ImportedAndInfectiou sDiseaseSurveillance

Information about ImportedAndInfectiou sDiseaseSurveillance

Published on April 2, 2008

Author: Ulisse

Source: authorstream.com

Content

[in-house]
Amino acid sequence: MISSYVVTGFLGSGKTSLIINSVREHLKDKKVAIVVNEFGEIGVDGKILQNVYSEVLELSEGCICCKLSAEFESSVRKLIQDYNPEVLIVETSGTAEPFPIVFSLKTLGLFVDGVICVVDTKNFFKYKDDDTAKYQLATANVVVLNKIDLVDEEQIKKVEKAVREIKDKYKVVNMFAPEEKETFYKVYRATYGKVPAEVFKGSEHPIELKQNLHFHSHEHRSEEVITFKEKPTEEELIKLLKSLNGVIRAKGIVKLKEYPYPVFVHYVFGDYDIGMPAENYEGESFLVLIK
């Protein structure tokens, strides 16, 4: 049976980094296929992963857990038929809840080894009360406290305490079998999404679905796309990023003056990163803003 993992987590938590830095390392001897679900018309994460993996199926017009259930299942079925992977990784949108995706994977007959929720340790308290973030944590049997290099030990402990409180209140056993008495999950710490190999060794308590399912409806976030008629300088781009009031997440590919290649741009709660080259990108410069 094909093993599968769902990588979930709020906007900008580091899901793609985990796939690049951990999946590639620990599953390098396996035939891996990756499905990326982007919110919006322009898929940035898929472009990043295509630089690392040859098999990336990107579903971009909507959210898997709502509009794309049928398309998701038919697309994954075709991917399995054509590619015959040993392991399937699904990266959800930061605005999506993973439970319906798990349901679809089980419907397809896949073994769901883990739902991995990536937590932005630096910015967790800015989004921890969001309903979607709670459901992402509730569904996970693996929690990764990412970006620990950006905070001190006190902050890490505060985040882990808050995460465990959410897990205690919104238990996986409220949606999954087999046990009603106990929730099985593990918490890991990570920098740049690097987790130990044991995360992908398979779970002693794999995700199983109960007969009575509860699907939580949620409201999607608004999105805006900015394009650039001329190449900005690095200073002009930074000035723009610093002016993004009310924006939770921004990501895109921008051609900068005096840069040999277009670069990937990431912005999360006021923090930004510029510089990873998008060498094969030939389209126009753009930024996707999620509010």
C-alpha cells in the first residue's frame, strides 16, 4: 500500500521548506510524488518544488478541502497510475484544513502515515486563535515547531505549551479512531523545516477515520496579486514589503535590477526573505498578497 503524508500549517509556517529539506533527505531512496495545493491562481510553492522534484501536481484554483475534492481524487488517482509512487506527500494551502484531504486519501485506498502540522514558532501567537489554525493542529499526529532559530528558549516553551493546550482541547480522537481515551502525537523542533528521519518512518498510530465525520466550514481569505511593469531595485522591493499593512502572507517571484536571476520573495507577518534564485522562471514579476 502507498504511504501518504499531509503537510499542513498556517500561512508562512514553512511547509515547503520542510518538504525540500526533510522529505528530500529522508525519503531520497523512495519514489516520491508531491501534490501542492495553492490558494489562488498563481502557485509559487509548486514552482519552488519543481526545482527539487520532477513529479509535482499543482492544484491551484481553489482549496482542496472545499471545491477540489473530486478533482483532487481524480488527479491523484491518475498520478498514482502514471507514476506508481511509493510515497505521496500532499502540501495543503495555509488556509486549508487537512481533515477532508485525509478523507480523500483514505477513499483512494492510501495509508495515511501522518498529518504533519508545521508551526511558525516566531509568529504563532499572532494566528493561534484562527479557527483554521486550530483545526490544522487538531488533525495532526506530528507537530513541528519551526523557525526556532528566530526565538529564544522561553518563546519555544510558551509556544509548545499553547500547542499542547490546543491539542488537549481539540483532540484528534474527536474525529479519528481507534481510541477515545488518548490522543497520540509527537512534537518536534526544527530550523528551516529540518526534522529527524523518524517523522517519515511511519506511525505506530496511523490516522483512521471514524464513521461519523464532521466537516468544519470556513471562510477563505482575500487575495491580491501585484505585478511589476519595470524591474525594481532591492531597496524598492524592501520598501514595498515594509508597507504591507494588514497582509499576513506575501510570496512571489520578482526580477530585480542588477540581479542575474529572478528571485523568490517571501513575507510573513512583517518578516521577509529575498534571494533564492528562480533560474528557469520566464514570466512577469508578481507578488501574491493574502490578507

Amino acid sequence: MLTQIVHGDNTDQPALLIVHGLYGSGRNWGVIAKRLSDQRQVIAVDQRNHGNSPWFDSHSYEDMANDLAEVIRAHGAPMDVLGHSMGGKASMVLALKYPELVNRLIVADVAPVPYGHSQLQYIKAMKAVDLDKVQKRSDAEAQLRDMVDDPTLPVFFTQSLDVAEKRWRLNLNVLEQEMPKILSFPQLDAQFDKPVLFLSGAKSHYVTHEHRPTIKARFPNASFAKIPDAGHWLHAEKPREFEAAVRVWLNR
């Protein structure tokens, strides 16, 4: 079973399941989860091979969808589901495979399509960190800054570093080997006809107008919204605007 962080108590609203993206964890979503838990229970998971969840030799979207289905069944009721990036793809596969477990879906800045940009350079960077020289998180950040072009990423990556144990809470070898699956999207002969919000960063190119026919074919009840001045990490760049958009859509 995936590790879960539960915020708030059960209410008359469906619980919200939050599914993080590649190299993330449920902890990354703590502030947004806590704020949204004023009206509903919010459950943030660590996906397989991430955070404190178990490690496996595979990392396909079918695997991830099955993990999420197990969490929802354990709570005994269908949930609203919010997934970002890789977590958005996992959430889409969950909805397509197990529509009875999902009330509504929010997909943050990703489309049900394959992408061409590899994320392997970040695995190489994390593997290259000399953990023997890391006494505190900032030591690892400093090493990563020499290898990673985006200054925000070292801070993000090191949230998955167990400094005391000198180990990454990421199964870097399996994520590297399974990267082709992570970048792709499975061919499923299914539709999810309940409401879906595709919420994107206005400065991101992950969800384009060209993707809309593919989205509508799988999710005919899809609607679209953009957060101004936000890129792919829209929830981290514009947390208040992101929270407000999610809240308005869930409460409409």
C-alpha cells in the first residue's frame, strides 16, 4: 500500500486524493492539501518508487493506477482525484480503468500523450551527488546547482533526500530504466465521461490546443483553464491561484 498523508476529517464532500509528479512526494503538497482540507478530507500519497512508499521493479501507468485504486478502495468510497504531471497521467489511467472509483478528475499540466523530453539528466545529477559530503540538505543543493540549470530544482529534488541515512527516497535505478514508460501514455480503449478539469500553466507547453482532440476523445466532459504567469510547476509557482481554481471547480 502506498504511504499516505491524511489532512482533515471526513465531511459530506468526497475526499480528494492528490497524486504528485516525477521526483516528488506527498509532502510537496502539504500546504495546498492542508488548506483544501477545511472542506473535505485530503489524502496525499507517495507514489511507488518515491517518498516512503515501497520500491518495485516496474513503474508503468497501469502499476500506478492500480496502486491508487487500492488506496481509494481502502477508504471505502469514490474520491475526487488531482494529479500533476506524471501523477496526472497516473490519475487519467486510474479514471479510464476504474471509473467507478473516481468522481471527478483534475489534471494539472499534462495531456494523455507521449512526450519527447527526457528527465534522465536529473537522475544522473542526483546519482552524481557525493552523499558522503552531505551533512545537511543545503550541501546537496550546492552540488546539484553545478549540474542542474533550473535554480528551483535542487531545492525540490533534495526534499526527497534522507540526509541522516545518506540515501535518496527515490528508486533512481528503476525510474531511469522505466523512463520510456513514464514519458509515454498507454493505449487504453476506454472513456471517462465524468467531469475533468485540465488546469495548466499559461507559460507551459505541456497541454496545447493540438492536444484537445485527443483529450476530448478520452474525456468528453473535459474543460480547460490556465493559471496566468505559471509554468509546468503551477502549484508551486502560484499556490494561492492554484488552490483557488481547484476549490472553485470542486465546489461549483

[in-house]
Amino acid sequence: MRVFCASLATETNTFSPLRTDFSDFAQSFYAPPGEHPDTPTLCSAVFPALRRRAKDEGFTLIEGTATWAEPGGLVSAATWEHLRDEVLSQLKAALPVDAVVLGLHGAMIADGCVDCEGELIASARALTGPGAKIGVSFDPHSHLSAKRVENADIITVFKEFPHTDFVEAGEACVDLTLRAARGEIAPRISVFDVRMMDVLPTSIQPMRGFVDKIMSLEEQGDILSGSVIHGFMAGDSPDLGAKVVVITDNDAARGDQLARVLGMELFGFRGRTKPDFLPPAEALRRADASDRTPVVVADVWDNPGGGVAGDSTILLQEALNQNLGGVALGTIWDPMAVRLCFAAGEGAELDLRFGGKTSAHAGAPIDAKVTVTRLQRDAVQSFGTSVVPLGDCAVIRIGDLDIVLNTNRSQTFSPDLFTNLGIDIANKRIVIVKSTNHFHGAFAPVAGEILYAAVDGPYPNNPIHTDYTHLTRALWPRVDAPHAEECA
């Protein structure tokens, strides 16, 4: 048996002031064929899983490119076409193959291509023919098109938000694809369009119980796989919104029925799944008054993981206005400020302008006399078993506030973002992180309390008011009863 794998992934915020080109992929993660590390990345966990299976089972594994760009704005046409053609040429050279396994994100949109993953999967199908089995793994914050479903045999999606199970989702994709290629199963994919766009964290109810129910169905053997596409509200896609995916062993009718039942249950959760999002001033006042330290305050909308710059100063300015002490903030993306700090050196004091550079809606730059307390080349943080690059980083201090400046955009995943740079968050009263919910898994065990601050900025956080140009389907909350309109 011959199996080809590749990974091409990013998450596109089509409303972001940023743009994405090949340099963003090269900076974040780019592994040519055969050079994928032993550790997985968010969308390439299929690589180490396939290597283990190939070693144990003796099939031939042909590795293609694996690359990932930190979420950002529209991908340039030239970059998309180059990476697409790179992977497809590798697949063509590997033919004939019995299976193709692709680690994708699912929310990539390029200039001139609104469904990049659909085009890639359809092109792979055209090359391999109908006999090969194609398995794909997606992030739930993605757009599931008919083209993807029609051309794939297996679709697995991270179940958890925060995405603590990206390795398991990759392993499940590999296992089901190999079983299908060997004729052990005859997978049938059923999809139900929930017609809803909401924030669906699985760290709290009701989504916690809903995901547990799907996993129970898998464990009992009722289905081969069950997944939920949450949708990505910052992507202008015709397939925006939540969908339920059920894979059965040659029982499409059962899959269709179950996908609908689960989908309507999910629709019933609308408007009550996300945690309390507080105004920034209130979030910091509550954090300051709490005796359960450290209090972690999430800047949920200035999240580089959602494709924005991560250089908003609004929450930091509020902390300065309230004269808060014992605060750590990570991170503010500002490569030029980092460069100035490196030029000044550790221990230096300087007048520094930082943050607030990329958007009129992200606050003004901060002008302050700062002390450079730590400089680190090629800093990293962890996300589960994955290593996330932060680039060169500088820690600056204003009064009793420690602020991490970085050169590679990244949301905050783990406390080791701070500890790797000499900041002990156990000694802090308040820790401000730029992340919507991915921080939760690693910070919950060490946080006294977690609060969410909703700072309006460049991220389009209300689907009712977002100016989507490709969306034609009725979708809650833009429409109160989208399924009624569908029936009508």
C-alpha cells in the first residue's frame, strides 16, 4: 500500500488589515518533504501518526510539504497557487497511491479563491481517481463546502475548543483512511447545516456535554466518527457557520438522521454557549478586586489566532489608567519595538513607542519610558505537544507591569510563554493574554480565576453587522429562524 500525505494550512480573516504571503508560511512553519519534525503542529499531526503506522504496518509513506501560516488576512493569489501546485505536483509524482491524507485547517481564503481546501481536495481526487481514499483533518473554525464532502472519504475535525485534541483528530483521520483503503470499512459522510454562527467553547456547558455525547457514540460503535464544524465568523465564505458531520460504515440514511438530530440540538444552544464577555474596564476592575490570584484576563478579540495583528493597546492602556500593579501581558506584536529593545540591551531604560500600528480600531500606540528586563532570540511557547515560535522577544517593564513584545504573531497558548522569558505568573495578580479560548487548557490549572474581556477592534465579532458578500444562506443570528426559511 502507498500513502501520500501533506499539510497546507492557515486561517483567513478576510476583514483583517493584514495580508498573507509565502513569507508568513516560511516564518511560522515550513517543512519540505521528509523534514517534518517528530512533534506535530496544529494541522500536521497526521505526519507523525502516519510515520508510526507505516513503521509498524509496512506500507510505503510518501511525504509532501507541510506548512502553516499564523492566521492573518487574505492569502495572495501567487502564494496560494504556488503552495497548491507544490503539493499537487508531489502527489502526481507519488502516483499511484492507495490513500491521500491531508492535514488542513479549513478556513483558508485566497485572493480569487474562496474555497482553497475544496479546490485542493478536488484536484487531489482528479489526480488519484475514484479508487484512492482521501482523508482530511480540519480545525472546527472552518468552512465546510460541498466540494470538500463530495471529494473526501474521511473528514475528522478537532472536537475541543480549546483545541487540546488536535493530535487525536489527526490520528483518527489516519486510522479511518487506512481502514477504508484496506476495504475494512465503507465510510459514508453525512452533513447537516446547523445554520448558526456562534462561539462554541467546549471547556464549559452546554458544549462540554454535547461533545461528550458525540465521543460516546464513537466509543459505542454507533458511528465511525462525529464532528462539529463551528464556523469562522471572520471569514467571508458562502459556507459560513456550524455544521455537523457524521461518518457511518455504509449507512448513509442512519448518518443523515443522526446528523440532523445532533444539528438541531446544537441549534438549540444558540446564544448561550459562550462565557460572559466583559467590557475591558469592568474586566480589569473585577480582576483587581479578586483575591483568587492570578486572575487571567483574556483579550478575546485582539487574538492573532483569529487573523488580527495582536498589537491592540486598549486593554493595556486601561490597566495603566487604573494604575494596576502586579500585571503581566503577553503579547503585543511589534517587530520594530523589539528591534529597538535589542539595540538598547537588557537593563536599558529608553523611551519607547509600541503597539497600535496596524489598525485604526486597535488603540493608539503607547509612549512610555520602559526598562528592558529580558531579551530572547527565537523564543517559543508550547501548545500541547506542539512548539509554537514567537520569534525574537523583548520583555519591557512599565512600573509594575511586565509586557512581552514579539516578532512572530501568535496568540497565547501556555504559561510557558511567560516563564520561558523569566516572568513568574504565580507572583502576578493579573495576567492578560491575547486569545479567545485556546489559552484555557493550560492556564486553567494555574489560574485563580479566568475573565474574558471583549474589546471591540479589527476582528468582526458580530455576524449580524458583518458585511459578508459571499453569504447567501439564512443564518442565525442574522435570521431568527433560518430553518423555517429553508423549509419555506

Imported Diseases and Infectious Disease Surveillance:  Imported Diseases and Infectious Disease Surveillance George Turabelidze, MD, PhD Missouri Department of Health and Senior Services International Tourism:  International Tourism Popularity of international tourism continues to grow Growth of travel to developing countries exceeds travel growth to developed world A list of exotic destinations and extreme travel activities is also growing Exposure to diseases rare in the developed countries is rising World Tourism, 2005:  World Tourism, 2005 International tourist arrivals in 2005 hit all-time record of 800 million The 2005 results represent a 5.5% increase worldwide; higher than the long-term average annual growth rate of 4.1% Tourism to Asia/Pacific, Middle East, and Africa expected to grow at higher rate compared to average worldwide growth rate International arrivals are forecasted to reach 1.6 billion by year 2020 UN World Tourism Organization, 2006 Travel Increase by Region, 2005:  Travel Increase by Region, 2005 Africa – 9% Asia/Pacific – 8% Middle East – 8% Americas – 6% Europe – 4% Only region without increase in international arrivals in the last 5 years was North America (-.3%) UN World Tourism Organization, 2006 Risk of Illness in Travelers:  Risk of Illness in Travelers From 22 to 64% of travelers to the developing world report some kind of health problem (Steffen et al., 2003) Up to 8% of all American travelers to developing world seek medical care; each day of travel carries 3-4% risk of illness (Hill, 2000) About 26%-27% of febrile travelers will need hospitalization (Wilson et al.2007, Bottieau et al., 2006) Risk of Illness in Travelers:  Risk of Illness in Travelers According to US Department of Commerce, about 12 million US residents, or 4% of total US population, traveled to the developing world in 2006 About 220,000 Missourians could have been travelers to the developing world in 2006 An estimated 17,000 Missourians would seek medical care after the travel Extreme Travel:  Extreme Travel Defined as travel to remote destinations or participating in unusual high-risk activities during travel The average age of adventure traveler is 32 years (44 years for the American traveler as a whole) The risk of illness increases with longer duration and more remote travel Surveillance of Imported Diseases:  Surveillance of Imported Diseases Detection of sentinel events in travelers can lead to outbreak detection Travelers serve as surveillance tool for imported diseases Travelers could be a warning sign for disease outbreaks in developing countries Cluster of infections in returning travelers could warn of specific risk to new travelers to that destination(s) and increase their protection Imported Diseases Surveillance Networks:  Imported Diseases Surveillance Networks GeoSentinel – clinical surveillance data on travelers from six continents TropNetEurop – clinician-based European Network on Imported Infectious Disease Surveillance DoD GEIS – syndromic surveillance by US DoD Global Emerging Infections System Quarantine Activity Reporting System (QARS), a web-based secure electronic system Public Health departments surveillance Slide13:  18 U.S. Quarantine Stations (QS) based at major ports of entry and land border crossings in 2006 Foreign Quarantine Regulations (Title 42 CFR Part 71) Required reportable syndromes by conveyance operators entering U.S. ports: Fever ≥ 100°F (37.8°C) > 48 hours Fever + rash Fever + glandular swelling Fever + jaundice Diarrhea (≥ 3 or more loose stools in a 24 hour period) Recommended reportable syndromes by conveyance operators entering U.S. Fever + abnormal bleeding Fever + cough or difficulty breathing Fever + head or neck pain Quarantine Stations Final Diagnoses of Deaths and Illnesses Reported in QARS During and After Travel, 2006 :  Final Diagnoses of Deaths and Illnesses Reported in QARS During and After Travel, 2006 Kornylo, et al., CDC, CSTE Presentation, 2007 Fever After Stay in the Tropics:  Fever After Stay in the Tropics 1743 febrile patients were prospectively followed at the Institute of Tropical Medicine in Antwerp, Belgium (Bottieau et al.,2006) Tropical diseases –39%, cosmopolitan –34%, and unknown –24% Africa – malaria (35%), rickettsiosis (4%) Asia – dengue (12%), malaria (9%), enteric fever – (4%) Latin America – dengue (8%), malaria (4%) Fever in Returned Travelers:  Fever in Returned Travelers 6957 febrile travelers (GeoSentinel, 1997-2006 data) 35% with systemic febrile illness, 22% unspecified fever, 15% diarrhea, 14% respiratory, and 10% other diagnosis Malaria most common, followed by dengue, enteric fever, rickettsiosis Malaria overwhelmingly more common in visitors to Pacific Islands and sub-Saharan Africa Enteric fever common in south-central Asia travelers, whereas rickettsioses in southern Africa travelers Wilson et al, 2007 Travel-Related Hospitalization:  Travel-Related Hospitalization Most common diagnoses in 211 travelers hospitalized in 1999-2003 in Israel: malaria (26%), unspecified fever (16%), dengue (13%), diarrhea (11%), leishmaniasis (9%) Most common by destination: Africa - malaria, FUO, diarrhea Asia - dengue, FUO, diarrhea Latin America - leishmaniasis, malaria, FUO Stienlauf, et al.,2005 Imported Diseases in Relation to Traveler’s Place of Exposure:  Imported Diseases in Relation to Traveler’s Place of Exposure GeoSentinel’s clinical data (30 sites) on 17,353 ill travelers returning from six developing regions, 1996-2004 67% of all travelers with four syndromes: fever, acute diarrhea, rash, chronic diarrhea Malaria, dengue, mononucleosis, rickettsiosis, typhoid fever most common in fever patients Travel destinations were associated with the probability of certain diseases Freedman et al., 2006 Slide19:  Freedman et al., 2006 Imported Diseases in Relation to Traveler’s Place of Exposure:  Imported Diseases in Relation to Traveler’s Place of Exposure Fever: sub-Saharan Africa, southeast Asia Acute diarrhea: south central Asia Rash: Caribbean, Central/South America Parasite-induced diarrhea more common than bacterial in all regions except southeast Asia Rickettsiosis more common than typhoid or dengue in sub-Saharan travelers Freedman et al., 2006 Specific Diagnoses within Selected Syndromes:  Specific Diagnoses within Selected Syndromes Fever: malaria, dengue, EBV, rickettsiosis, typhoid fever Acute diarrhea: parasitic (giardiasis, amebiasis), bacterial (campylobacter, shigella, salmonella) Rash: insect bite, cutaneous larva migrans, allergic rash, skin abscess, mycosis, leishmaniasis, myiasis, swimmer’s itch, impetigo, scabies Modified from Freedman et al., 2006 Top Etiologic Diagnoses by Region:  Top Etiologic Diagnoses by Region Carribean: cutaneous larva migrans, dengue, insect bite, giardiasis, strongyloidosis, amebiasis Central America: insect bite, cutaneous larva migrans, amebiasis, strongyloidosis, giardiasis, malaria, dengue, myasis South America: giardiasis, insect bite, amebiasis, leishmaniasis, dengue, malaria cutaneous larva, strongyloidosis, myasis, campylobacter Top Etiologic Diagnoses by Regions:  Top Etiologic Diagnoses by Regions Africa: malaria, insect bite, giardiasis, strongyloidosis, amebiasis, skin abscess South Asia: giardiasis, insect bite, dengue, skin abscess, malaria, enteric fever, amebiasis, campylobacter Southeast Asia: dengue, campylobacter, insect bite, cutaneous larva, malaria, skin abscess, giardiasis Other regions: malaria, insect bite, amebiasis, giardiasis, skin abscess Most Common Tropical Infections by Time Interval Between Return Date and Fever Onset:  Most Common Tropical Infections by Time Interval Between Return Date and Fever Onset < 1 month: falciparum malaria, rickettsiosis, dengue, non-falciparum malaria, acute schistosomiasis, enteric fever 1-3 months: non-falciparum malaria, falciparum malaria, acute schistosomiasis, helminthic eneteritis 4-12 months: non-falciparum malaria, falciparum malaria, protozoan enteritis Data from 1962 tropical travelers seen in outpatient and inpatient settings in Antwerp, Belgium from 2000 to 2005 (Bottieau et al., 2007) Relative Risk for Travelers:  Relative Risk for Travelers High: viral diarrhea, E.coli enteritis, URI Moderate: malaria (w/o prophylaxis), salmonella, shigella, campylobacter, giardiasis, amebiasis, hepatitis A, dengue, EBV, gonorrhea, chlamydia, herpes simplex Low: malaria (with prophylaxis), leptospirosis, typhoid, cholera, HIV, HBV, syphilis, Lyme, schistosomiasis, TB, helminthosis, ricckettsiosis, borelliosis, measles Very low: anthrax, plague, VHF, tularemia, melioidosis, legionella, yellow fever, rabies, poliomyelitis, diphtheria, trypanosomiasis, trichinosis,, filariasis, toxocariasis, echinococcosis, gnathostomiasis Adapted from Spira, 2003 Approaching Public Health Report of Traveler with Illness:  Approaching Public Health Report of Traveler with Illness Person (demographics, vaccinations, chemoprophylaxis) Place (travel region, exposures) Time (travel dates, exposure dates, incubation period) Immunizations for Travelers:  Immunizations for Travelers Routine vaccinations Required: Yellow fever, meningococcal (Saudi Arabia) Recommended: Hepatitis A and B, japanese encephalitis, meningococcal, rabies, tick-borne, encephalitis, typhoid, varicella Chemoprophylaxis for Travelers:  Chemoprophylaxis for Travelers Malaria (doxycycline, mefloquine, cloroquine, primaquine, etc.) Traveler’s diarrhea (rifaximin, ciprofloxacin, azithromycin) Leptospirosis (doxycycline) Rickettsiosis (doxycycline) Exposure-based Risk Factors, Ingestion:  Exposure-based Risk Factors, Ingestion Untreated water – hepatitis A/E, salmonella, shigella, giardia, poliomyelitis, amoebiasis, cryptosporidium, cyclospora, dracunculiasis, cholera, typhoid fever Unpasteurized dairy – brucellosis, salmonellosis, Q fever, shigella, listeriosis Undercooked food – salmonellosis, shigella, E.coli, campylobacter, trichinosis, helminthosis, amoebiasis, toxoplasma Exposure-based Risk Factors, Insect Exposure:  Exposure-based Risk Factors, Insect Exposure Mosquitoes – malaria, dengue, yellow fever, encephalitis, filariasis Lice – epidemic typhus, relapsing fever, trench fever Fleas – plague, murine typhus Ticks – Lyme disease, babesiosis, ehrlichiosis, rickettsiosis, encephalitis, Q fever, tularemia, Crimean-Congo hemorrhagic fever Mites – scrub typhus, scabies Sandflies – leishmaniasis, bartonellosis, filariasis Flies, tsetse – trypanosomiasis, onchocerciasis Exposure-based Risk Factors, Animal Contact:  Exposure-based Risk Factors, Animal Contact Animal mammal contact – anthrax, rabies, Q fever, typhus, tularemia, brucellosis, leptospirosis, echinococcosis Contact with/aerosolization of rodent urine – Lassa fever, hantavirus, leptospirosis Exposure to birthing products – Q fever, brucellosis Exposure to animal hides - anthrax Exposure-based Risk Factors, Recreation:  Exposure-based Risk Factors, Recreation Freshwater exposure –leptospirosis, schistosomiasis, melioidosis, acanthamoeba, naegleria Soil exposure or ingestion – anthrax, helminthosis, cutaneous larva migrans, melioidosis Sexual contact – HIV, hepatitis B/C, syphilis, gonorrhea, herpes Airborne – influenza, measles, tuberculosis IDU/Transfusions – HIV, hepatitis B and C, malaria, toxoplasmosis, babesiosis Ill contacts – TB, EBV, meningitis, Lassa, pneumonia Extreme Traveler’s Risk by Exposure:  Extreme Traveler’s Risk by Exposure Salt water exposure: skin infection with M.marinum, Aeromonas, V.vulnificus Freshwater exposure (including white water rafting): leptospirosis, schistosomiasis Remote trekking: traveler’s diarrhea, rickettsiosis, rabies Spelunking (caving): histoplasmosis, rabies Cycling: rabies Incubation Periods of Travel –Associated Infectious Diseases, Short (< 10 days):  Incubation Periods of Travel –Associated Infectious Diseases, Short (< 10 days) Arboviral infections Anthrax Dengue Enteric bacterial Enteric viral Fungal respiratory Hantavirus Influenza Legionellosis Measles Meningococcal Plague Pneumonia Q fever Rickettsioses SARS Tularemia Viral hemorrhagic fever Incubation Periods of Travel –Associated Infectious Diseases, Medium (10-21 days):  Incubation Periods of Travel –Associated Infectious Diseases, Medium (10-21 days) Acute HIV American trypanosomiasis Babesiosis Brucellosis Enteric protozoa Q fever Leptospirosis Lyme disease Malaria Measles Rickettsiosis Typhoid fever Viral hemorrhagic fever Incubation Periods of Travel –Associated Infectious Diseases, Long (>21 days):  Incubation Periods of Travel –Associated Infectious Diseases, Long (>21 days) African trypanosomiasis Amebiasis Brucellosis Hepatitis A, B, and E Helminthosis Enteric protozoa Filariasis Rabies Malaria Schistosomiasis Typhoid fever Tuberculosis Incubation Periods of Travel –Associated Infectious Diseases, Variable (weeks-years):  Incubation Periods of Travel –Associated Infectious Diseases, Variable (weeks-years) Amebiasis Brucellosis HIV Leishmaniasis Malaria Melioidosis Rabies Schistosomiasis Tuberculosis Malaria:  Malaria Malaria is among top three causes of fever in travelers to every region in the developing world Incidence in the United States is about 1200 cases per year; 63 episodes of introduced malaria were detected from 1957 to 2003 In most severe cases presentation could be similar to hemorrhagic fever illness, such as caused by Ebola virus Diagnosis of malaria is ruled out only after sequential blood smear testing! Dengue:  Dengue Caused by flavivirus transmitted by urban mosquito 329 confirmed cases in US travelers in 1996-2005 Four serotypes of virus; immunity to one serotype is not cross-protective Infection ranges from subclinical form to influenza-like to severe with bleeding and shock Previous dengue infection increases risk of dengue hemorrhagic fever with subsequent infection Anti-dengue antibodies cross-react with anti-WNV,-yellow fever, -JE, -other flavivirus antibodies Rickettsioses in Travelers:  Rickettsioses in Travelers Tick-borne rickettsiosis should be suspected in febrile travelers, especially if rash is present Vast majority of travelers with rickettsiosis have African tick bite fever (R.africae) or Mediterranean spotted fever (R.conorii) In 530 German travelers with fever who traveled to southern Africa, 11% had serological evidence of recent rickettsial infection (Jelinek T, Loscher T, 2001) In Swedish travelers to southern Africa, risk of rickettsiosis was 4 to 5 times higher than risk of malaria (Raeber PA, et al., 2003) Slide47:  Western blot of pooled mouse antisera to R.africae – human isolate (lane 1), R.africae – tick isolate (lanes 2–4), R.conorii – Kenyan strain (lane 5), R.conorii – Moroccan strain (lane 6) and Israeli SFG rickettsia (lane 7). Report of Febrile Illness:  Report of Febrile Illness A 29 year old man from Columbia, MO was admitted to a local hospital with a one-day history of fever 104°F, headache, nausea, and vomiting. Two days prior to admission he flew from New York City to St. Louis on commercial airline. According to the patient, one of the passengers who was sitting a few rows behind him was “coughing a lot,” and the patient was convinced that he became infected on the plane. The patient also suspected that the “coughing passenger” was traveling from abroad and that he was probably “spreading unusual disease”. The patient and his family requested a public health investigation and wanted to pursue legal action against the airline for letting an “infectious passenger” on board of the aircraft. Cabin Airflow Patterns:  Cabin Airflow Patterns World Health Organization, 2006 Sterile air entering Heating/cooling HEPA filters High airflow rates Laminar airflow Frequent exchanges Infections Transmitted on Commercial Airlines (number of reports):  Infections Transmitted on Commercial Airlines (number of reports) Food-borne Cholera – 3 Salmonellosis – 15 Staphylococcal – 8 Shigellosis – 3 Viral enteritis – 1 Vector-borne Malaria – 7 Dengue – 1 Airborne/fomites Influenza – 2 Measles – 3 Meningococcal – 0 SARS – 4 Smallpox – 1 Tuberculosis - 2 Cabin Air Quality:  Cabin Air Quality No scientific evidence currently exists that links cabin air quality to heightened health risks compared with other modes of transport or with office buildings Existing data suggests that risk of transmission for airborne infections on the aircraft is associated with sitting within two rows of a contagious passenger for a flight time of more than 8 hours Slide55:  ILL TRAVELLERS ASSESSMENT ALGORITHM Travel Destinations Diarrhea, Acute Rash Diarrhea, Chron Fever, Systemic Rash Diarrhea, Acute Fever, Systemic Diarrhea, Chron Fever, Systemic Rash/Diarrhea Acute Diarrhea, Chron Diarrhea, Acute Fever, Systemic Rash/Diarrhea, Chronic Rash Diarrhea, Acute Fever, Systemic Diarrhea, Chron Fever, Systemic Diarrhea, Acute Rash Diarrhea, Acute Diarrhea, Chron Fever Rash/GI Illness America Central America South Asia Southeast Asia South Central Caribbean Africa Sub-Saharan Other Developing Countries Exposures Ingestion – Animal – Recreational - Insects Incubation Period Laboratory and other tests Medium (10 – 21 days) Long (>21 days) Short (<10 days) Variable (weeks, years) Diagnosis LIKELY SYNDROMES SUSPECTED DIAGNOSIS VACCINATION CHEMOPROPHYLAXIS Report of Febrile Illness:  Report of Febrile Illness About 3 months prior to admission to the hospital patient traveled to Venezuela to see Angel Falls Exposures: freshwater, mosquitoes He received yellow fever vaccination He took malaria chemoprophylaxis You suspect malaria, but patient is not tested because he was given malaria chemoprophylaxis You insist on malaria test, and…. you are correct! Plasmodium vivax detected!